Former U.S. president George W. Bush has cancelled a trip to Geneva just as some of his critics were trying to have him charged with torture-related offences in Switzerland.
According to a report in the New York Times, Bush decided not to travel to Geneva because of "security concerns".
The former president was scheduled to speak at a fundraiser for the United Israel Appeal on February 12.
Meanwhile, the New York-based Center for Constitutional Rights was preparing to ask Swiss prosecutors to file charges against Bush while he was in Switzerland.
The United Israel Appeal's lawyer, Robert Equey, told a Swiss paper that this had nothing to do with Bush's decision to cancel his visit.
In his recently released book Decision Points, Bush defended his approval of the use of waterboarding, which simulates drowning, to get a suspect to talk. He claimed that it did not constitute "torture" in a legal sense.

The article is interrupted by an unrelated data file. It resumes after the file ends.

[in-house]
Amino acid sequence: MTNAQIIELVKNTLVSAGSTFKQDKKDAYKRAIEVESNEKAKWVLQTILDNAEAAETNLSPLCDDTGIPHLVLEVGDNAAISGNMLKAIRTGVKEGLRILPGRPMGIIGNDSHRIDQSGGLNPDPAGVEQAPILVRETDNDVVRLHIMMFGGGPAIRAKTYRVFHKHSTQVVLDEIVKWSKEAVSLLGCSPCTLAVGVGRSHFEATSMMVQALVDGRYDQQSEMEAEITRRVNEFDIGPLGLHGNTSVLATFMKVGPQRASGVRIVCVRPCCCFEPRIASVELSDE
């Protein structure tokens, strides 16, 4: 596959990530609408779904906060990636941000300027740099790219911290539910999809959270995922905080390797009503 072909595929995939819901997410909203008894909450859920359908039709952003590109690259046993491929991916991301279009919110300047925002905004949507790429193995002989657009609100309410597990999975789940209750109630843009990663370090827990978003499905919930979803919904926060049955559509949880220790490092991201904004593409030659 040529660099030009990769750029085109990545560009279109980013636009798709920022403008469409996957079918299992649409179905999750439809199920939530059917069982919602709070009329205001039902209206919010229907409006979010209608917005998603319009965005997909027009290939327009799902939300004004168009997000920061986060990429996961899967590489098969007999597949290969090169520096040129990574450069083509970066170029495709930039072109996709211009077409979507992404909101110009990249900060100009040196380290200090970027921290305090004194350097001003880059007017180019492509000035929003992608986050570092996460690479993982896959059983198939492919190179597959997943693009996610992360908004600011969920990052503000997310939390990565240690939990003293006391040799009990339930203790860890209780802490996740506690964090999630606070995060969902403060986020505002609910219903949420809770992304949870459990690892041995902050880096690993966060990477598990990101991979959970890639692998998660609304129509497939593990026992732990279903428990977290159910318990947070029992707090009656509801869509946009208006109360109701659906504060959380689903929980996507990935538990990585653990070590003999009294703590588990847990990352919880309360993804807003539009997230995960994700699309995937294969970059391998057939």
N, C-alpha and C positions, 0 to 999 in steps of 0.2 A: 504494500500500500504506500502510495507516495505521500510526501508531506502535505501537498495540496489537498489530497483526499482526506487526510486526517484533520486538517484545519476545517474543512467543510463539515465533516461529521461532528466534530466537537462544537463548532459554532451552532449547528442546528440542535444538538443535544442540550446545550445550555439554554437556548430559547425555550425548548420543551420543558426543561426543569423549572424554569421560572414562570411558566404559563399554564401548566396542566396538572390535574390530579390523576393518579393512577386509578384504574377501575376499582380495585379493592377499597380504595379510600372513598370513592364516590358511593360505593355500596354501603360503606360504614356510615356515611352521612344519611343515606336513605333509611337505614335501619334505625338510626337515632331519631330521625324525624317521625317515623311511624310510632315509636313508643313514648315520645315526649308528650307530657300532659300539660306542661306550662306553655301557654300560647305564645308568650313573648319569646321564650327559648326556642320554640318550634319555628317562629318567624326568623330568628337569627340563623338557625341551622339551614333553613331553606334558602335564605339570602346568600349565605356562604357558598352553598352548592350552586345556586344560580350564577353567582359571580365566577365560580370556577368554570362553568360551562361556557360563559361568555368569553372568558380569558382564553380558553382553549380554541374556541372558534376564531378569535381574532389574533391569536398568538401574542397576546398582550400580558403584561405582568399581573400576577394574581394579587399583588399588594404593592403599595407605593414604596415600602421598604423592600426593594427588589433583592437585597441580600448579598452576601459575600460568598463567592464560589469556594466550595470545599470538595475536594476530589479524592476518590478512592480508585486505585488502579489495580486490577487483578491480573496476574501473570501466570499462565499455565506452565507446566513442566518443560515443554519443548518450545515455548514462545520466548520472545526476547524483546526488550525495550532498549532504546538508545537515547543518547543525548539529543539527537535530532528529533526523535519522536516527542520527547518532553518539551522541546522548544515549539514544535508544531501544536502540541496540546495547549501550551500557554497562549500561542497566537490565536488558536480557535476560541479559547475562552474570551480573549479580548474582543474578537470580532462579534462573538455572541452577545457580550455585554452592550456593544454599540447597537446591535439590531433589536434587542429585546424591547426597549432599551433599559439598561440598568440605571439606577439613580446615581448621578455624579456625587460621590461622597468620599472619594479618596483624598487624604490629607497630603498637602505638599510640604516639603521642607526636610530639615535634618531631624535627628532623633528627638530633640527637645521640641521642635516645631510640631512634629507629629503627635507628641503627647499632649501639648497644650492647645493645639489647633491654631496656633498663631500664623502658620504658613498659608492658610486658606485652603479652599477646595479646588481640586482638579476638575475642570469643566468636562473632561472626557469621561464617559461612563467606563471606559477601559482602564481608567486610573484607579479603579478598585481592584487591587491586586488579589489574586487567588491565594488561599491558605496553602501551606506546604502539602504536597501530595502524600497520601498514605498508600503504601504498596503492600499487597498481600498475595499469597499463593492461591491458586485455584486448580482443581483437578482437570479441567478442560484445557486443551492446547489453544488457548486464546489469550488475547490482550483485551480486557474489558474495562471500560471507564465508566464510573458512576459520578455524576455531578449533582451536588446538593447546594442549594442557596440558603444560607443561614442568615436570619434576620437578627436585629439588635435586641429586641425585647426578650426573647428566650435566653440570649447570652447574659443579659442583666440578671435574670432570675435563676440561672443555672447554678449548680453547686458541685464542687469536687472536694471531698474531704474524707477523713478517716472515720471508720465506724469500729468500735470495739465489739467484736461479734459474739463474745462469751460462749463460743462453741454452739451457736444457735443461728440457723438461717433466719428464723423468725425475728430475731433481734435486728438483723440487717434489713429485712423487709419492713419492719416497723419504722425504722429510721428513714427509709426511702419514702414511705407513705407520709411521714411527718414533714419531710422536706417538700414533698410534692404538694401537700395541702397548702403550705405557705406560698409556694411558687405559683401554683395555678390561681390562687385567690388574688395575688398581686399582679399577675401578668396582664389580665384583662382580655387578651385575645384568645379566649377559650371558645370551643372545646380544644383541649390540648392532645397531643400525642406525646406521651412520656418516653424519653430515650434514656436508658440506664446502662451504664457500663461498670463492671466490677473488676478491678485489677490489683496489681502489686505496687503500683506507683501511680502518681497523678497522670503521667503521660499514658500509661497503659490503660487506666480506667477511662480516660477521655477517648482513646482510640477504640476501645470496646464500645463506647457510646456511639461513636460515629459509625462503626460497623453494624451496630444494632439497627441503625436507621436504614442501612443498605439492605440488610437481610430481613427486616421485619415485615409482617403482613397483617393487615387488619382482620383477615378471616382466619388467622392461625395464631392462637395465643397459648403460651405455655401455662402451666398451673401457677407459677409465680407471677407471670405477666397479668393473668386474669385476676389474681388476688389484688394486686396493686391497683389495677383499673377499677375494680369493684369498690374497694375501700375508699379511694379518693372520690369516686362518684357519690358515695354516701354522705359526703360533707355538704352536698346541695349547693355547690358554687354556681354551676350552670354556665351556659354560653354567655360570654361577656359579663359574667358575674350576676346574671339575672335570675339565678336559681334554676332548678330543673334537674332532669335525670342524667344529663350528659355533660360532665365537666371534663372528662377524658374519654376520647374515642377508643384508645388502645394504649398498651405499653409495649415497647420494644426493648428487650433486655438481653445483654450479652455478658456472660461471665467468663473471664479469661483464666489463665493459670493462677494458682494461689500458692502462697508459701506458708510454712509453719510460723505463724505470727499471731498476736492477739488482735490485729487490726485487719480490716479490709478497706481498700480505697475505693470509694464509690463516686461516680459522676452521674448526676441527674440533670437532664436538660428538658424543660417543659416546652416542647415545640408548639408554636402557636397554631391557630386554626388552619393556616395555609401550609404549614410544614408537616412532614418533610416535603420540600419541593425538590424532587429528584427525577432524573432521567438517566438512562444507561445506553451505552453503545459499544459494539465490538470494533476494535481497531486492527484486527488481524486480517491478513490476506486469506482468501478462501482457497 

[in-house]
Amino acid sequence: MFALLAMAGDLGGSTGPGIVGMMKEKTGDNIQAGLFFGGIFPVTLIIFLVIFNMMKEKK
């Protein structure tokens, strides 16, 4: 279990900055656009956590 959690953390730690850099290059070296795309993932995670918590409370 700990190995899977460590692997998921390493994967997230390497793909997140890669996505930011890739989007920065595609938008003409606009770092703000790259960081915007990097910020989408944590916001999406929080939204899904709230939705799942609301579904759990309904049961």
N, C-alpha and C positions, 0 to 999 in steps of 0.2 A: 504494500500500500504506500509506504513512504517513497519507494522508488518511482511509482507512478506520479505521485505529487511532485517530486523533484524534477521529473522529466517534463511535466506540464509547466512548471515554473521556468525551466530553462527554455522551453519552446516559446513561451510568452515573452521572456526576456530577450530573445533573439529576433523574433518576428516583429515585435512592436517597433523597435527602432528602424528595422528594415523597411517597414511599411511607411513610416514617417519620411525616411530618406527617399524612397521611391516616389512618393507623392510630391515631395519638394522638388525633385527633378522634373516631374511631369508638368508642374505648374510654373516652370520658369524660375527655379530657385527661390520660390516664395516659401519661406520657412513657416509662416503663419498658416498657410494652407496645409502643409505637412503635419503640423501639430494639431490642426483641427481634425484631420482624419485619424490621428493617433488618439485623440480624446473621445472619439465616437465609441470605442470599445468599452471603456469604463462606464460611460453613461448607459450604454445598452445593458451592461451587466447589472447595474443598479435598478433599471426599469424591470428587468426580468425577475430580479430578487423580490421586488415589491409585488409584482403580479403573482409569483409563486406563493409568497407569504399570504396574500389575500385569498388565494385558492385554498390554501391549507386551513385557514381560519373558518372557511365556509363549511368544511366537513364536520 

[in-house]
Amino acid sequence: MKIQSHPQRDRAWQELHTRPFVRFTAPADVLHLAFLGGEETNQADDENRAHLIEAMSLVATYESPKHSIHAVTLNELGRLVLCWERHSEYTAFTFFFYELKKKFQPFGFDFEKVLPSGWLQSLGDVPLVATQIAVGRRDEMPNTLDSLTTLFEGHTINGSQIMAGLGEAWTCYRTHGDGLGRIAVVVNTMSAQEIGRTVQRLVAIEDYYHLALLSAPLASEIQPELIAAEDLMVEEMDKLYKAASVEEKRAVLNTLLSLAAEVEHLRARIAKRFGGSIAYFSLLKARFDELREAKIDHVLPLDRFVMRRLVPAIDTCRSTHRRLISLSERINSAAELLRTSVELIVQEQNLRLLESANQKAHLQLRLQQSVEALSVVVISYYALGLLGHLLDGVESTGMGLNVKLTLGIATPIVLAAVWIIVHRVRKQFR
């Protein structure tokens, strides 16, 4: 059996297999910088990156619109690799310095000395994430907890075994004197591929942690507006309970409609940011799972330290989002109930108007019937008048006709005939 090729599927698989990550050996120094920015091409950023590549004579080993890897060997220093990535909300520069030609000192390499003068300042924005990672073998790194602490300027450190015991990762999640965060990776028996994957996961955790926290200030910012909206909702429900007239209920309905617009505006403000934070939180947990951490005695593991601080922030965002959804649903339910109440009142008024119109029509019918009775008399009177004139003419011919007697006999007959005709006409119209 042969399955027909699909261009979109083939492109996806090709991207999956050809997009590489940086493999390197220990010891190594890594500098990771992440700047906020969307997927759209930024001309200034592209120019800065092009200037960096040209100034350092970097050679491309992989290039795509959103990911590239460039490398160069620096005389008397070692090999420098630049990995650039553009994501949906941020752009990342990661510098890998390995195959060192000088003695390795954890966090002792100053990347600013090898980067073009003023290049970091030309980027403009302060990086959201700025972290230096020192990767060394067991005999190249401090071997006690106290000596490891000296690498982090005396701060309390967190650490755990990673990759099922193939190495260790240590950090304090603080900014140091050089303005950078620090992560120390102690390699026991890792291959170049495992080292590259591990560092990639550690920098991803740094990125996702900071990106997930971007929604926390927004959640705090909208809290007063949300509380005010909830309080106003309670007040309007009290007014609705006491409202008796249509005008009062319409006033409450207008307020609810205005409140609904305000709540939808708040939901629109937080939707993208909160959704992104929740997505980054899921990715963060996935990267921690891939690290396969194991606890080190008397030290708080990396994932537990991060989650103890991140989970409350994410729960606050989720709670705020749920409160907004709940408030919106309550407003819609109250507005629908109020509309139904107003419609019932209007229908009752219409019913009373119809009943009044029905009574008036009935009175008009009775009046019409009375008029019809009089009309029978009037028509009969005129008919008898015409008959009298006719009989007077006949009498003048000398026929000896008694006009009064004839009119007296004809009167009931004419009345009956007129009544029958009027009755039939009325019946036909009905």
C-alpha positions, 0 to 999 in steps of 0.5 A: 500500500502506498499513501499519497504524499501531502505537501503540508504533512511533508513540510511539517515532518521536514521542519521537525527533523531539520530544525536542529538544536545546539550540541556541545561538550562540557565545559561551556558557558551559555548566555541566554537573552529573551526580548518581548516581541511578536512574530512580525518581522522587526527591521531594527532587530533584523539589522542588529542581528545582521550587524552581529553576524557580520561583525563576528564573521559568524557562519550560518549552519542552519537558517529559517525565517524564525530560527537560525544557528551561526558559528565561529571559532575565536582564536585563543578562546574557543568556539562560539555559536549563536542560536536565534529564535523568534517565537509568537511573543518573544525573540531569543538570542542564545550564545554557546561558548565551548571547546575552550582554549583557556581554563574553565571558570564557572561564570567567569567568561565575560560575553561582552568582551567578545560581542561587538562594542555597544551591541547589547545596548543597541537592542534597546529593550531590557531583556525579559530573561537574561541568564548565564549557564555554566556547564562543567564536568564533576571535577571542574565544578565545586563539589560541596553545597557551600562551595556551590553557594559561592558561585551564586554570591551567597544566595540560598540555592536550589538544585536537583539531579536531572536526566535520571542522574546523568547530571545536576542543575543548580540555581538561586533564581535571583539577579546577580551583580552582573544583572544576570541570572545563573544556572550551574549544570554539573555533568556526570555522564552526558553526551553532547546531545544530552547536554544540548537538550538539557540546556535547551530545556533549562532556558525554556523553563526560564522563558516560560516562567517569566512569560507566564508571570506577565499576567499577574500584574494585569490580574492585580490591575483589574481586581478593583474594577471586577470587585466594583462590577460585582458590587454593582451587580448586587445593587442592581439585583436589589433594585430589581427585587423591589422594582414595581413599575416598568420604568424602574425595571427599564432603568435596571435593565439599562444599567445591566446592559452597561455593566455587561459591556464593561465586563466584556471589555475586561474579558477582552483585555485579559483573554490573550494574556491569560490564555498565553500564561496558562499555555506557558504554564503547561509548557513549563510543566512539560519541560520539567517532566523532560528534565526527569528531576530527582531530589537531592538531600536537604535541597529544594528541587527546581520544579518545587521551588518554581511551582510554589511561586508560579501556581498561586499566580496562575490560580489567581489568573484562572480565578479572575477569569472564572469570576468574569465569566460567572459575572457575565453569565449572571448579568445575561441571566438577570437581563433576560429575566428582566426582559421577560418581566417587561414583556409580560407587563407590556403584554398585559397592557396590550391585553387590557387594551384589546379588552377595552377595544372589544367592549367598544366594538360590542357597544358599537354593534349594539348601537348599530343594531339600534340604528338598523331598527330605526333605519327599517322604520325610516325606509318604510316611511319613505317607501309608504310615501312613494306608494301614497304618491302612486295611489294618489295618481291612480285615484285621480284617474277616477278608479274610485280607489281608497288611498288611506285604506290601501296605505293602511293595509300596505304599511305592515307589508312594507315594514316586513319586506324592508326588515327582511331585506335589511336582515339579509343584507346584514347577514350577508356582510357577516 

"No doubt the procedure was tough, but medical experts assured the CIA that it did no lasting harm," he wrote, adding that it was only used on three people.
Meanwhile, the Georgia Straight reported on February 1 that a Canadian human-rights group called Lawyers Against the War is trying to force Bush to cancel his planned trip to speak at an economic conference in Surrey in October.
The group's cofounder, Vancouver lawyer Gail Davidson, said that she will send a dossier on Bush to Canada's war-crimes investigation unit in advance of his trip.
Bush and another former U.S. president, Bill Clinton, are both on the speakers' list for the Surrey Regional Economic Summit.